When I was a young girl, the stereotype that girls love to shop was commonplace, sexist as it sounds now. I was an exception to this accepted rule. I hated shopping. My parents were not poor, but they defined value differently than I did, and therefore we had divergent priorities. Basically, they saved for a vacation in the coming year whereas I focused more on the day-to-day in the form of fashion. In the stores, my mother hunted for bargains while I gravitated to something that would lift my self-esteem to compete with the girls in school who looked like teen magazine models. It was frustrating to see and touch things I couldn’t have, which zapped the fun out of shopping.
When I grew up and controlled my own money, I did indulge, but the external battle with my parents morphed into an internal struggle. Spending money on non-necessities may have given me a quick thrill but left me feeling somewhat guilty in the long run. I always felt I wanted what I couldn’t have even when I really could.
Much later in life, I began to realize how beneficial window shopping was. I suppose Amazon contributed to that notion. Having a wish list separate from the shopping cart is a great feature. Sometimes, what I wish for is not so appealing a few weeks later. Other times, I attempt to transfer an item from my wish list to my shopping cart only to be disappointed that the item is no longer available.
New products come on the market all the time, and impulse buying can be a good thing when items unexpectedly make an appearance that improve quality of life. After many trips with a cumbersome suitcase, I was elated to come across luggage with 4-wheel spinners. What a difference that makes! It wasn’t until I received a Kindle as a gift that I realized how much I love to read. I was not an avid reader growing up. Once it became electronic, all the inconveniences were removed. No longer did I need to carry around books or rush to finish before the library return date. I was finally able to read in the dark as a passenger on the long drive home. After years of shredding my skin along with the cheese and ginger I tried to prepare, I discovered the Microplane. I used to consider cooking a huge chore until I realized I simply didn’t have the right tools.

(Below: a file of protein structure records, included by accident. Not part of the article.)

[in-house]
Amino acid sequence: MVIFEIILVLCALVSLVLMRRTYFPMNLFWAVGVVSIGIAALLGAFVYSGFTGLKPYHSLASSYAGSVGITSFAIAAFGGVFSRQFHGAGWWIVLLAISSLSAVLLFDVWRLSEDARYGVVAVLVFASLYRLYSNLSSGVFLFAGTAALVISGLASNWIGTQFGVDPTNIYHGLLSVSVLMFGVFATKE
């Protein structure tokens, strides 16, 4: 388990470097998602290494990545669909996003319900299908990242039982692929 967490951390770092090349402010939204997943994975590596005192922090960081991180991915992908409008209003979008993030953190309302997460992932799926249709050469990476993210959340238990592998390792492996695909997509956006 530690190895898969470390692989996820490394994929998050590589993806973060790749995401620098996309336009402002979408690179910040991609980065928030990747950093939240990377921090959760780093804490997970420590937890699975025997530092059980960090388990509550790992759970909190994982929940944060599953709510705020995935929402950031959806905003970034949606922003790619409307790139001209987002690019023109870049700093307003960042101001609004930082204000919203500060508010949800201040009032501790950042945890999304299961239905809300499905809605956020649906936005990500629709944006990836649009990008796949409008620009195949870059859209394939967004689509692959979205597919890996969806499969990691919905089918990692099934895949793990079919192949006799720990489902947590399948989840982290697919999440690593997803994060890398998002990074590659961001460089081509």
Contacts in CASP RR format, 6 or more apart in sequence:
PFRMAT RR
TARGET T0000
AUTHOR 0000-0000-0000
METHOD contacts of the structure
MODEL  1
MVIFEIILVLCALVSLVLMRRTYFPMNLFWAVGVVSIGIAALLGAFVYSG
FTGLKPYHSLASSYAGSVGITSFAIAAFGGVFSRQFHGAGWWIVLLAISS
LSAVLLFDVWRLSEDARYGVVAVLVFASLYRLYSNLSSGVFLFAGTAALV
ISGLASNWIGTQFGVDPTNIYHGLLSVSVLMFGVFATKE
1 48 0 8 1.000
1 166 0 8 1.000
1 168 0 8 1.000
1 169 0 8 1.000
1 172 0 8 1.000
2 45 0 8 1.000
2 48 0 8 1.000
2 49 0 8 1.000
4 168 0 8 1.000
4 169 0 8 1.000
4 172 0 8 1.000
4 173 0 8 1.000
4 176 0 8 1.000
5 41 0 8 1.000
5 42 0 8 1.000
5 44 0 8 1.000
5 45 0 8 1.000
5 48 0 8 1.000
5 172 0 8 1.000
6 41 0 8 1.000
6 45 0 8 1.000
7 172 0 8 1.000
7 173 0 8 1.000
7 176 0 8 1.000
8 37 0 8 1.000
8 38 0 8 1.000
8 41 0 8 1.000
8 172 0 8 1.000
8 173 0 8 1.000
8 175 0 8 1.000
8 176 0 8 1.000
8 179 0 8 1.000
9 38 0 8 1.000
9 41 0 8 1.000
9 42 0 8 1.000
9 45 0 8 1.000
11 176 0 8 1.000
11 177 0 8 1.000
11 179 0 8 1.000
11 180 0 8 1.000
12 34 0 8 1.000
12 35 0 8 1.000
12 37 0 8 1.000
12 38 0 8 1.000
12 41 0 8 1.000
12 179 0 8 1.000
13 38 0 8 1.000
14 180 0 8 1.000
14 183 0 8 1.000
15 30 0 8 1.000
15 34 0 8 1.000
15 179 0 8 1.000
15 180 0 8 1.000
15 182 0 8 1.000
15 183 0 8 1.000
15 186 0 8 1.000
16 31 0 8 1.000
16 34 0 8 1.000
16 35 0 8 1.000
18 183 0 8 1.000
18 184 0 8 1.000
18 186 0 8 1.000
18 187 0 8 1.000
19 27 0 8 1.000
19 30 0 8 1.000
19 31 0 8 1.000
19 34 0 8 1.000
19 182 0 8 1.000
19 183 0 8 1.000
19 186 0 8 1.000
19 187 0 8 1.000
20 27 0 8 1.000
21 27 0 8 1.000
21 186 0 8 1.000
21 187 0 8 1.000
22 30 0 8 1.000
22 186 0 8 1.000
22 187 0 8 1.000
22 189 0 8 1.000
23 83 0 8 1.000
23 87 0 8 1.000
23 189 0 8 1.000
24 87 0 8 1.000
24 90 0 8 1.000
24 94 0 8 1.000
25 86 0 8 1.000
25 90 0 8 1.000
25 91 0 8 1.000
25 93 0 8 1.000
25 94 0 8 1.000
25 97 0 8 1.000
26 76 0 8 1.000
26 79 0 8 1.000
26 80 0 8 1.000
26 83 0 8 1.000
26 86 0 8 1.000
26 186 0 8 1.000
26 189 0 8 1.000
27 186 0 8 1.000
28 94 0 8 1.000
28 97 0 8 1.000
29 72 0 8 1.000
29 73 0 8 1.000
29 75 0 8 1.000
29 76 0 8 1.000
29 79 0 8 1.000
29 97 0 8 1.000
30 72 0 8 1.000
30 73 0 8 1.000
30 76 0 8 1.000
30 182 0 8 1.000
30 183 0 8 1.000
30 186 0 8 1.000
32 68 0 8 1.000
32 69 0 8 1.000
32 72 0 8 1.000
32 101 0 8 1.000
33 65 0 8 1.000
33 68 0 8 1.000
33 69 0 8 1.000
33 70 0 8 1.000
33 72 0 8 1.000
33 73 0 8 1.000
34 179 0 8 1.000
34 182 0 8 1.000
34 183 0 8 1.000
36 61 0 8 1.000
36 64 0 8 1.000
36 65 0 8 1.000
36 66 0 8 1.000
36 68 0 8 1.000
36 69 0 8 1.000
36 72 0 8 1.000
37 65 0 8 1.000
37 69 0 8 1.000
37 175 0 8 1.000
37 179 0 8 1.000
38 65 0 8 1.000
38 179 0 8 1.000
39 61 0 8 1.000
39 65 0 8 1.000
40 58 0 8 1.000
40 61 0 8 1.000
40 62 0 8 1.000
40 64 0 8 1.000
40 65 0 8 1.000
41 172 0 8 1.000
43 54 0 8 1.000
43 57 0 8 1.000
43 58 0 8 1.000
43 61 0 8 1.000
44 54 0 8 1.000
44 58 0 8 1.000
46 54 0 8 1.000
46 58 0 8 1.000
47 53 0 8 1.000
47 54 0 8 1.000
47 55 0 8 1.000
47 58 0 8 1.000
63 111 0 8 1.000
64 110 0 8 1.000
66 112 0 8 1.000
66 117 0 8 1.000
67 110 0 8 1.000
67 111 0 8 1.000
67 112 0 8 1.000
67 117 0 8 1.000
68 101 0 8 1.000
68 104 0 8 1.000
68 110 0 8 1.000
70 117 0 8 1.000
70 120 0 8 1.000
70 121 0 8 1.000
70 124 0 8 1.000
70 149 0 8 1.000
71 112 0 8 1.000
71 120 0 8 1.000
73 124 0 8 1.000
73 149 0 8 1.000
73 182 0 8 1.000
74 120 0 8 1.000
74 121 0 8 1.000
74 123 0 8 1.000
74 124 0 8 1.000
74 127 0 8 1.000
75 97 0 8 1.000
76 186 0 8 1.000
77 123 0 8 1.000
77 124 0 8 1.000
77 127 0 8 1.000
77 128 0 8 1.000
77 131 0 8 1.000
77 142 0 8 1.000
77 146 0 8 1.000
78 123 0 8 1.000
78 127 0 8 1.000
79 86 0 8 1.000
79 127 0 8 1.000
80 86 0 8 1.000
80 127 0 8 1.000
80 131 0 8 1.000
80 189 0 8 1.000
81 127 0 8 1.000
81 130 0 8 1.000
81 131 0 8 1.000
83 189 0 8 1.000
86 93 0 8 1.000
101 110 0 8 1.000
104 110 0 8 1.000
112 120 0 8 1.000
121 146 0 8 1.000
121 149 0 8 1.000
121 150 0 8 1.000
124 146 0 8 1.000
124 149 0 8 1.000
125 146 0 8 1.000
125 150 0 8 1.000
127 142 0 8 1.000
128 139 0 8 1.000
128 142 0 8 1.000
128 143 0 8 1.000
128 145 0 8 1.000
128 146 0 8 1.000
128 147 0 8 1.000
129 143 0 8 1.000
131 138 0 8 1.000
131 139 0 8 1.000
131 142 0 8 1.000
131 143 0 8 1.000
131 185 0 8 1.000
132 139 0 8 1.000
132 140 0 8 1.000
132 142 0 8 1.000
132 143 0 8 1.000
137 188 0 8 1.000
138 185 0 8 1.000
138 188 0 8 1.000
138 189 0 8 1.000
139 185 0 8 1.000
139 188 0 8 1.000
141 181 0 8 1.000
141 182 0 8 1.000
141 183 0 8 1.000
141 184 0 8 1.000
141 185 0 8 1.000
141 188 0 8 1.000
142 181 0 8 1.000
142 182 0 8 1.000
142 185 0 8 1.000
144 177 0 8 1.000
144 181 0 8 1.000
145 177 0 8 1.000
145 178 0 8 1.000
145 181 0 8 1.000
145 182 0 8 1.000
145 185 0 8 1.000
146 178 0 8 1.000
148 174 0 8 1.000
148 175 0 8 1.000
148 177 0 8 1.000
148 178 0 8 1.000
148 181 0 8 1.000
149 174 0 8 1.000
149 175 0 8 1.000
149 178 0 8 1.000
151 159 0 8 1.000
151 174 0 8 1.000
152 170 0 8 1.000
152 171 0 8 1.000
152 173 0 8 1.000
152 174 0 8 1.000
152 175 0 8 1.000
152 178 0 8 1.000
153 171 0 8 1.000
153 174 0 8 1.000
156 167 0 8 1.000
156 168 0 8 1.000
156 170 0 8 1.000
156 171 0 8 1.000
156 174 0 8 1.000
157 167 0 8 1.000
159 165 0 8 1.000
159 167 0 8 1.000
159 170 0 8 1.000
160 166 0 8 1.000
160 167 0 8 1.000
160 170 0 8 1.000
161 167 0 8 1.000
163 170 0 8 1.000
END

This got me thinking about how important it is to have the right tools unrelated to material objects; the mechanics of the mind. The mind is a powerful secret shopper when we allow it to explore and find what is a good fit; a good value. Peeking into the windows of our inner thoughts and filtering through the useless junk to find the jewels, we can find powerful implements that incite joy. With the right instrument, we are able to open the bottle of uneasiness, empty the contents, examine it objectively and assess the value or detriment to our well-being. When I feel agitated, I now know that creating something settles me down; writing, cooking, crocheting and possibly more to come. I was invited to a free session with a painting club, which I enjoyed. In the end, I decided that joining the club wasn’t for me, but the opportunity was a new utensil in my tool kit. I could have thrown it away or let it sit on my wish list until it was no longer available. Instead, I tried it out, and it helped me grow.
Shopping does not need to be a source of frustration, wanting what we can’t have. It can be a discovery process where we rethink what we want and what we need. Measuring value is a personal choice whether it’s the latest couture or the resources of the mind. I have uncovered the personal shopper in my head who revealed herself as a discerning individual who somehow manages to find the right fit. My wish list may be long, but my shopping cart contains what I need. I like to think that Mom would have been proud.